UK SMEs are losing out to big tech in the battle to recruit top tech talent and are having...read more
The Cranfield School of Management released its 2018 Female FTSE board report last week, showing a flatlining or decline in the number of women in executive roles in FTSE 100 and FTSE 250 companies. So the debate around the lack of women’s progress into top jobs continues. A persistent challenge is the shortage of women in the talent pipeline – which the Chartered Management Institute has called the ‘Missing Middle’.
Reasons for the lack of progress are of course complex, but three of the biggest contributory factors are:
Unlike previous generations the majority of women now opt to return to work very quickly after having children. It’s at this point they are likely to discover their employer’s culture is not set up to support them. Working practices and career paths continue to be based on the outmoded notion of the ‘ideal worker’ – committed one hundred and ten percent to the job and unencumbered by outside responsibilities.
At first glance it appears the working mother has choices – although each comes with a compromise.
She can opt to reduce her hours or ask for a flexible arrangement. Where this is agreed it’s likely to be at the cost of career progression; and in some cases she may even be asked to step back into a more junior role.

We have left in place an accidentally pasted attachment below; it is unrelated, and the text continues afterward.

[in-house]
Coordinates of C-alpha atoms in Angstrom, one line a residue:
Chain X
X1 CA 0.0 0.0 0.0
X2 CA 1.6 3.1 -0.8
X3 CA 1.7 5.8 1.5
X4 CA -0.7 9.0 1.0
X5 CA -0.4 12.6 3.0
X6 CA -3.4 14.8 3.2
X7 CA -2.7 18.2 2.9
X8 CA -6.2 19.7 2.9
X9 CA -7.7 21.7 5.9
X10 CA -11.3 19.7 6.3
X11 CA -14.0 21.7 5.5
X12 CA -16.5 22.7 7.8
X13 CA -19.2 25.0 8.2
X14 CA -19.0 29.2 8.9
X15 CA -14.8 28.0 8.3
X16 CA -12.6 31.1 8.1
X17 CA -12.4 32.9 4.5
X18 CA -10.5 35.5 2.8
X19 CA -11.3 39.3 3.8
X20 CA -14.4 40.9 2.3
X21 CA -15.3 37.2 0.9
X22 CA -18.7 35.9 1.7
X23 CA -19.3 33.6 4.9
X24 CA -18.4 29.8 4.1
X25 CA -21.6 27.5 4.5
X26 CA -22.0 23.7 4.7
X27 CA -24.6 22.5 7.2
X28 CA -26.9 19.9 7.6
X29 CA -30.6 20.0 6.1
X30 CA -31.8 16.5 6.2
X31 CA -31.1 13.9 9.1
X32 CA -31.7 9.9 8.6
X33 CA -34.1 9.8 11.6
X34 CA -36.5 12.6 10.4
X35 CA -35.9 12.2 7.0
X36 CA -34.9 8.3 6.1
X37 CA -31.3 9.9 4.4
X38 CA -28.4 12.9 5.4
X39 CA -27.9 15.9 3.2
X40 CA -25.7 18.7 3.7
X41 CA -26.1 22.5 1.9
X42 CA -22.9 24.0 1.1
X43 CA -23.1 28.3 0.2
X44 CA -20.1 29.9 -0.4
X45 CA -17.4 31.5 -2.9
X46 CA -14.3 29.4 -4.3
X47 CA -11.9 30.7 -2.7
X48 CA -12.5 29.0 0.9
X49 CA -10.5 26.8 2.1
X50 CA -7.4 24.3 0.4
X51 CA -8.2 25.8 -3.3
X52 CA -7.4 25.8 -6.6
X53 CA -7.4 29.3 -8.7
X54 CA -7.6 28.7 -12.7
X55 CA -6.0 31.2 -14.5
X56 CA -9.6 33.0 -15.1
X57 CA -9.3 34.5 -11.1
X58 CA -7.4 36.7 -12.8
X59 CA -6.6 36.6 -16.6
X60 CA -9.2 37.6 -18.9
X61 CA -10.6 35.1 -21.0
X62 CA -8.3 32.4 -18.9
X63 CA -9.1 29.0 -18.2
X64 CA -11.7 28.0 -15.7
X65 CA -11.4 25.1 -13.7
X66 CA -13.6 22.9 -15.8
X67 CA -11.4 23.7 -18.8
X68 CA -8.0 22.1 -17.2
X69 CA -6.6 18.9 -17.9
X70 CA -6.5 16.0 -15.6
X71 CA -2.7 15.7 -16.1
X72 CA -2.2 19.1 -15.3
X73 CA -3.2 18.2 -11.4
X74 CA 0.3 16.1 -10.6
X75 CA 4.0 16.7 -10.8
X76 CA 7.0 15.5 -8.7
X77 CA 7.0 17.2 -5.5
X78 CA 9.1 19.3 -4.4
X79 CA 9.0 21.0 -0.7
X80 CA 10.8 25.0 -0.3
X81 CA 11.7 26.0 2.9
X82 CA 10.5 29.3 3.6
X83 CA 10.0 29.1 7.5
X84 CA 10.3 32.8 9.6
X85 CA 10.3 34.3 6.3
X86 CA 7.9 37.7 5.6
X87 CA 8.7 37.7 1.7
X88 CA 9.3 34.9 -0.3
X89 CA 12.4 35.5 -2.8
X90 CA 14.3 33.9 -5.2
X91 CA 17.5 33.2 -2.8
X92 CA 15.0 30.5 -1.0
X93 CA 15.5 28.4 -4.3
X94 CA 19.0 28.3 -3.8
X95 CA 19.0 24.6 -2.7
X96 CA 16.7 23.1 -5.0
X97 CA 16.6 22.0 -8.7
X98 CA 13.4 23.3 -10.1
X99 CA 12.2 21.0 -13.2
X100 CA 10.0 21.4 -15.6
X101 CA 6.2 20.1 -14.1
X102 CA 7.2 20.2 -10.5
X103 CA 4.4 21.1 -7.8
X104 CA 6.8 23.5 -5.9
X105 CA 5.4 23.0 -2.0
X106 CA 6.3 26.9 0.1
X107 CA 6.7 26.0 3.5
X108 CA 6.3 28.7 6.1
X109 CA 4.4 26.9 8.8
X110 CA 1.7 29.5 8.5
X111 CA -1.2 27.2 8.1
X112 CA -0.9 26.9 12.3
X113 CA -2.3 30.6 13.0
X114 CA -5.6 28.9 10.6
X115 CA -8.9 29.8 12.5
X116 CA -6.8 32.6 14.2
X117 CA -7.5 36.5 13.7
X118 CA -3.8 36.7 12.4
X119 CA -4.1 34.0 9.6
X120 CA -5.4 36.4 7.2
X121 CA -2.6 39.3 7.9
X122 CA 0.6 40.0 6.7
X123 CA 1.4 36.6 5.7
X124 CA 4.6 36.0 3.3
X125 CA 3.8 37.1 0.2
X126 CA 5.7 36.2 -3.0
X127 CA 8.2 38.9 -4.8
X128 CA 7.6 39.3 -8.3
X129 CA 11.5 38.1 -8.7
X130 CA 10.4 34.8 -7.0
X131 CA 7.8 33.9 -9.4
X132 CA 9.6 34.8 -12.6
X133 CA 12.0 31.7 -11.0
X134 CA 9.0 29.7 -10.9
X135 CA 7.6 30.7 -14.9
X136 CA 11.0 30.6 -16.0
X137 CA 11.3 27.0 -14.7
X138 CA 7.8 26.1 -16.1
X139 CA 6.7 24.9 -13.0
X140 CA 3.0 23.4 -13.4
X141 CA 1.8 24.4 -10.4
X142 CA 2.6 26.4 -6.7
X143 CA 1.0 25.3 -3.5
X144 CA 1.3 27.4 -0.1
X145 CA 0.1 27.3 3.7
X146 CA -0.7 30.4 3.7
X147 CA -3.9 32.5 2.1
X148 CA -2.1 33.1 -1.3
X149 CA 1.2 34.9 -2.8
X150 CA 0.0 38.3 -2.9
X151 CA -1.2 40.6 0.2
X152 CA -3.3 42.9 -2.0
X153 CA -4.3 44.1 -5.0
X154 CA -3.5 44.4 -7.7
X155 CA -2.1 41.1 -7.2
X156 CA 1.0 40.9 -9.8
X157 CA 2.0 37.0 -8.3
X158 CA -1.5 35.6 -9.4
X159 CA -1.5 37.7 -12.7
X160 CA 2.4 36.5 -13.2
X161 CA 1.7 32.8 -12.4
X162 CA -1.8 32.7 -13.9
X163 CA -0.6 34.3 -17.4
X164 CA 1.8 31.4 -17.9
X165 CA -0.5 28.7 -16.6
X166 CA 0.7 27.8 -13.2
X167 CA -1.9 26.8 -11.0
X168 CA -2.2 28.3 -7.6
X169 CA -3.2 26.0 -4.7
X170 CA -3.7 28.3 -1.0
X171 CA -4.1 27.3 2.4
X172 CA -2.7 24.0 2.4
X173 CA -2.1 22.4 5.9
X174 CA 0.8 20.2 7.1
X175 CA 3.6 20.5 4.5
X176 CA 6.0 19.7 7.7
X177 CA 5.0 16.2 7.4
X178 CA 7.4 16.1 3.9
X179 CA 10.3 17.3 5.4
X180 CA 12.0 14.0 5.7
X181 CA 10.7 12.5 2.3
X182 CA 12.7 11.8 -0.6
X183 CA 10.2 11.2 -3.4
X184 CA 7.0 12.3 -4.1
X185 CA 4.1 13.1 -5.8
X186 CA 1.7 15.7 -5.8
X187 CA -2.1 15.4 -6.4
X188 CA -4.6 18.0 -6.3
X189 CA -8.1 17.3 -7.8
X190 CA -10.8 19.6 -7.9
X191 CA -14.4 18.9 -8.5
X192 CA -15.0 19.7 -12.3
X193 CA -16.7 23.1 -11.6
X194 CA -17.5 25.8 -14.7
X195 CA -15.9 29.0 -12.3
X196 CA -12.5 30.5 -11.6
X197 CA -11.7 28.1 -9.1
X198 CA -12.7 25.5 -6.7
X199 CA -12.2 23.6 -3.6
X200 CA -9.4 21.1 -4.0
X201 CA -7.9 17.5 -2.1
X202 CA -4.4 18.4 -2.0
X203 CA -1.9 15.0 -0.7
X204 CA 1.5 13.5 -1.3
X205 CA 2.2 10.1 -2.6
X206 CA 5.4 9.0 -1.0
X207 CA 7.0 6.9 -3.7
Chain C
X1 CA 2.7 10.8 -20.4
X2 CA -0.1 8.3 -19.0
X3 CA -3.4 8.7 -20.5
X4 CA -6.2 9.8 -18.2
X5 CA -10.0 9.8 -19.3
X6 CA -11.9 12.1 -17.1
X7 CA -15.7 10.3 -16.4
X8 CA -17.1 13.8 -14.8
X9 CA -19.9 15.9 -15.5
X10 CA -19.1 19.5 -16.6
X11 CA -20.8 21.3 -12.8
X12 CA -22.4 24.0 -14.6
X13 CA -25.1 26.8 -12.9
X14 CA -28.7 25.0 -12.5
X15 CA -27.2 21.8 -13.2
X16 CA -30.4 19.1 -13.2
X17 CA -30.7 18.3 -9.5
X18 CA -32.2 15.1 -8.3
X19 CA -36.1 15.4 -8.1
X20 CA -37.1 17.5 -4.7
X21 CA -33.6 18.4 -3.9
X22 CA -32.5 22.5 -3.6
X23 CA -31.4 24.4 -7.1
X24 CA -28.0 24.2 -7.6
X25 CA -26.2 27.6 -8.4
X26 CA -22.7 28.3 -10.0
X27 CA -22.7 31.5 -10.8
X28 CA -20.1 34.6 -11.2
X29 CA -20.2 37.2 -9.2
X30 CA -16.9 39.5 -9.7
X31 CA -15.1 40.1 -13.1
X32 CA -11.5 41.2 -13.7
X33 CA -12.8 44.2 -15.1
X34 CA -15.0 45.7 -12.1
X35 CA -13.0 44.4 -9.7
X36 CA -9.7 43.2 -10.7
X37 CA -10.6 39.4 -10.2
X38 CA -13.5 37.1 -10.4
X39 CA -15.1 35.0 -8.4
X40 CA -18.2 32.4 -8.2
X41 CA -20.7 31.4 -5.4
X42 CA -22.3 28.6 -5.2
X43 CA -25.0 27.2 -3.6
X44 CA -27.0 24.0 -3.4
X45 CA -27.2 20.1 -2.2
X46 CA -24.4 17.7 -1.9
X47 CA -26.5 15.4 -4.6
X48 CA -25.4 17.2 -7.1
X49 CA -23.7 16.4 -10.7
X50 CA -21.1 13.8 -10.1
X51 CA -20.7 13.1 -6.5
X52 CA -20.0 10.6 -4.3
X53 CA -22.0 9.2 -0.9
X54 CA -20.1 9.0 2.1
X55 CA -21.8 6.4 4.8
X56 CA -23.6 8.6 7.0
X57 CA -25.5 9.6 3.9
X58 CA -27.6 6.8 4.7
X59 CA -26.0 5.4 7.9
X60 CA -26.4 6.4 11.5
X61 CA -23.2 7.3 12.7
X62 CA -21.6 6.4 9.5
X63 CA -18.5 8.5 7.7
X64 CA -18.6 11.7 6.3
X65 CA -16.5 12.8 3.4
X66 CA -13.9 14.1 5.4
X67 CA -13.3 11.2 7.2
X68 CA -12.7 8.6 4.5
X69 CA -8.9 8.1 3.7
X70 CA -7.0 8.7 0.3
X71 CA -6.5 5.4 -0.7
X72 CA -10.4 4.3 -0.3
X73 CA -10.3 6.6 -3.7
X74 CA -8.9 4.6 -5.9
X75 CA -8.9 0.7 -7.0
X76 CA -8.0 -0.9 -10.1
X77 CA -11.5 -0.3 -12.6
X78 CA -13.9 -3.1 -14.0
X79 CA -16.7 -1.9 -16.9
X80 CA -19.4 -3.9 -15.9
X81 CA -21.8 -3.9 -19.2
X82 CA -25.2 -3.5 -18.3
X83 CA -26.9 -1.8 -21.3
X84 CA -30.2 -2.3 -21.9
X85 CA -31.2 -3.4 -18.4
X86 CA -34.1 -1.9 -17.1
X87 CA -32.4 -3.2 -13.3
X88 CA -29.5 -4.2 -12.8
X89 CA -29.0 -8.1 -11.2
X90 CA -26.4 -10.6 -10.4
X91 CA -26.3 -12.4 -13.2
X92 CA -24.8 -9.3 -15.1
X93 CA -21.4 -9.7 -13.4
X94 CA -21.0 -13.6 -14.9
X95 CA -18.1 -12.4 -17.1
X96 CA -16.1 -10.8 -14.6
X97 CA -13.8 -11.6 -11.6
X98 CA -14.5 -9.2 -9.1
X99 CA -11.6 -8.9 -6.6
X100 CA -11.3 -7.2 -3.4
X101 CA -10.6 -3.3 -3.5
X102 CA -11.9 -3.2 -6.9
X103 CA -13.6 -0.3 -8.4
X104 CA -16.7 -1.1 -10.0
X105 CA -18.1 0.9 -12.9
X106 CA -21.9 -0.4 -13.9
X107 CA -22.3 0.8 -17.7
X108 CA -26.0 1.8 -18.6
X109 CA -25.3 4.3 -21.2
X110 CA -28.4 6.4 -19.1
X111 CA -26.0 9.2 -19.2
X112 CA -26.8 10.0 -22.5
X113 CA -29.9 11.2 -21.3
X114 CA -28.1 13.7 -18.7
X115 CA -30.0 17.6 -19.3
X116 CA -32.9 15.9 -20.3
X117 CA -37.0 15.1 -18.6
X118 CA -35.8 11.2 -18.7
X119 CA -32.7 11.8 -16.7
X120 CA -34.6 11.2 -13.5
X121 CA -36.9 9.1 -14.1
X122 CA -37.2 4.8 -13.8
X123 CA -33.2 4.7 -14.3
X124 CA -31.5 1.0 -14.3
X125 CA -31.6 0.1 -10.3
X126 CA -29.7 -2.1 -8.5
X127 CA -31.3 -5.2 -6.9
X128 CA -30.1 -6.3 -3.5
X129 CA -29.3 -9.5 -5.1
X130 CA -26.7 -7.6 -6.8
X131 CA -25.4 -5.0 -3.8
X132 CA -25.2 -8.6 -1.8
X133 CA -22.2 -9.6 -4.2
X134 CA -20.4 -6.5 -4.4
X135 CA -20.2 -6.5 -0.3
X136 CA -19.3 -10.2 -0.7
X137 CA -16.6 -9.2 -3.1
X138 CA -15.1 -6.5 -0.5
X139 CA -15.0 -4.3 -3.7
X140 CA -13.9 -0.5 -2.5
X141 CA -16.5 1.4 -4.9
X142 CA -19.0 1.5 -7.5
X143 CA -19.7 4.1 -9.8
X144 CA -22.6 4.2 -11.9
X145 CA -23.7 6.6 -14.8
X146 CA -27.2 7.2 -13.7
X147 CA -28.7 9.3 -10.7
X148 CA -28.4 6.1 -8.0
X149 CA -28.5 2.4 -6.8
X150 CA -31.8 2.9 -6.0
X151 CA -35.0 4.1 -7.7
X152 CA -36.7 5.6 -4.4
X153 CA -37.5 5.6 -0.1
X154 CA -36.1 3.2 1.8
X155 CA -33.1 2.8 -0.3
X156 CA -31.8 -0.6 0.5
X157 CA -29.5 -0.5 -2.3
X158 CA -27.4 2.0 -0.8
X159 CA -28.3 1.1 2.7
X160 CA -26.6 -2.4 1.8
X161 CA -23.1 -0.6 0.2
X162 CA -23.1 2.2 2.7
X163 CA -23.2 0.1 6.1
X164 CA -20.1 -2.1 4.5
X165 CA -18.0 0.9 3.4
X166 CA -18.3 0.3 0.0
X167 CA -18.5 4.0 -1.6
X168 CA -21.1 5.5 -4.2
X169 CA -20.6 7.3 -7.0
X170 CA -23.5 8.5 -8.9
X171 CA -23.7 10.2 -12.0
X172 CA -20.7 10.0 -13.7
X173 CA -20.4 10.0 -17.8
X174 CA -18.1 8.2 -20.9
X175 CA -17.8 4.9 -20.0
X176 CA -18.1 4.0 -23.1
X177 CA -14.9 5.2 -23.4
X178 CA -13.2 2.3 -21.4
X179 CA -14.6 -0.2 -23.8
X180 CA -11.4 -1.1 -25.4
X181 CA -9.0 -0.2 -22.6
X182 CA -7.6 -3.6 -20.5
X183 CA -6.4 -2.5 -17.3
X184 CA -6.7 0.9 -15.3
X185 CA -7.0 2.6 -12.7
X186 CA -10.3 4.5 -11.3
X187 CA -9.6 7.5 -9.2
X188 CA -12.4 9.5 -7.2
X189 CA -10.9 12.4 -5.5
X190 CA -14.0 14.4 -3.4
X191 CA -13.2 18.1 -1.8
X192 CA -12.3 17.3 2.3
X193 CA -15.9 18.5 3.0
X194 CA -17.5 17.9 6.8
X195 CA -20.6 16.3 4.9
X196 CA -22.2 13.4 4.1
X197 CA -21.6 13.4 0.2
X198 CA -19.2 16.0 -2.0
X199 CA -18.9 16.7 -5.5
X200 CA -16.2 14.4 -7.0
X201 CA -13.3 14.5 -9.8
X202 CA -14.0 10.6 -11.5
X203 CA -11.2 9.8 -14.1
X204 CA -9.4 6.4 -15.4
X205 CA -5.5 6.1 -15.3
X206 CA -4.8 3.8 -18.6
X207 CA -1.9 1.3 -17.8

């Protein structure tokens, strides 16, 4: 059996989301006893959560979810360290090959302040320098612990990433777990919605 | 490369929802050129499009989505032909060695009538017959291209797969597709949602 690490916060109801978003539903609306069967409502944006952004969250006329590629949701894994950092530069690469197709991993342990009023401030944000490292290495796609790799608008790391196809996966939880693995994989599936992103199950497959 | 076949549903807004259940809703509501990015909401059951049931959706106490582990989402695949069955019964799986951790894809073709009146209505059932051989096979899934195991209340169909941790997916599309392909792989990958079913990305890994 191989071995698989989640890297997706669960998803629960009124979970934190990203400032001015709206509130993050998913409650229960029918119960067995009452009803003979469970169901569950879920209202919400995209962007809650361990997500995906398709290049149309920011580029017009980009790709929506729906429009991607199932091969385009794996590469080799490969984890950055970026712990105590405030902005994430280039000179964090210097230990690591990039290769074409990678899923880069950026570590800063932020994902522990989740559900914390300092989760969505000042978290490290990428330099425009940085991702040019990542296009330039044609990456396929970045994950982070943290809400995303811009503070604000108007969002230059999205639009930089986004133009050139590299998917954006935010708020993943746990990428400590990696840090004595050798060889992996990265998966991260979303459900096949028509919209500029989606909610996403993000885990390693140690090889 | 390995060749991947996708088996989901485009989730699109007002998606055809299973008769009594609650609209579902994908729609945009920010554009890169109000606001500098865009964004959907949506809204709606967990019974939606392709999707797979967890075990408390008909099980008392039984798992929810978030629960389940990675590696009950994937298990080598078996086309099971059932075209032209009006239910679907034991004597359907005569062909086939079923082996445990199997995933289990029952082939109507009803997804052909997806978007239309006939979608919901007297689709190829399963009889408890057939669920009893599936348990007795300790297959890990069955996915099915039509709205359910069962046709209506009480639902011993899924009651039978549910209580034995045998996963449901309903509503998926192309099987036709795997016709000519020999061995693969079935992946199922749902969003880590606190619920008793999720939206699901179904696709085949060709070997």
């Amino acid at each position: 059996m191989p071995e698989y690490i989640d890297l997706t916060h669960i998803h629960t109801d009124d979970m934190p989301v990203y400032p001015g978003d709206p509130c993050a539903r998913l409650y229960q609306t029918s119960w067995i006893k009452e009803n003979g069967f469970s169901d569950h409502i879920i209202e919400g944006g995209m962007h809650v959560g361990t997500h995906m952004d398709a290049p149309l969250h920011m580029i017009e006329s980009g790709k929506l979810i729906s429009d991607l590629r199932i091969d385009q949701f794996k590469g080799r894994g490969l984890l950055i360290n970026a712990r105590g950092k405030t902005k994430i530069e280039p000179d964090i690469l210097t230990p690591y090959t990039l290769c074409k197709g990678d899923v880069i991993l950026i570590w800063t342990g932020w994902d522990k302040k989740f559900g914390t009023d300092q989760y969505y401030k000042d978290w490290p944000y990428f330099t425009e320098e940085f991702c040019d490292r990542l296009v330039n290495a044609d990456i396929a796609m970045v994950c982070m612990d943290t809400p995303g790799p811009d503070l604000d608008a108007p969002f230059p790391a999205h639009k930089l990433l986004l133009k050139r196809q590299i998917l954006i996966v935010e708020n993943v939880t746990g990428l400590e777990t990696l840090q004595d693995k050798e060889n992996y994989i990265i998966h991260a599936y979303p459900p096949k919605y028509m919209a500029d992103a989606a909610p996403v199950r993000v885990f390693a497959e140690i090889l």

She can move herself from the career track onto the ‘mommy track’ where working hours are more manageable. The pressures are lower, but so are the rewards.
If she believes neither of these is available to her in her current employment she can look for a flexible role elsewhere – often giving up seniority as the trade-off for flexibility.
Or she may be seduced into the growing world of ‘mumpreneurship’ where she can continue to earn a living while organising her work around her family.
I’m not knocking any of these options. For some women they will prove to be very successful alternatives. But for many they come at a cost: lost careers and lost lifetime earnings.
And while we focus on the choices working mothers apparently have, we ignore the one choice denied to many: the option to remain with their employer and continue progressing their career in a more balanced way.
The proportion of flexible and reduced hours jobs at middle and senior manager level remains minute. As an expert in the re-balancing of work, I’ve become frustrated by the inertia and resistance to change in many organisations. Particularly so when the skills exist to re-design jobs for both balance and better productivity.
I’ve channelled my frustration into developing a six step process (PROPEL) that will empower working mothers to take things into their own hands and:
It’s all in my new book ‘Don’t discard your corporate career – #Upcycle it!’
When they pressed for practices such as part-time and term-time working, our mothers and grandmothers started the workplace revolution. The time has come to finish it by giving women real choices.
*Anna Meller is currently crowdfunding to publish her book. You can learn more and support her here.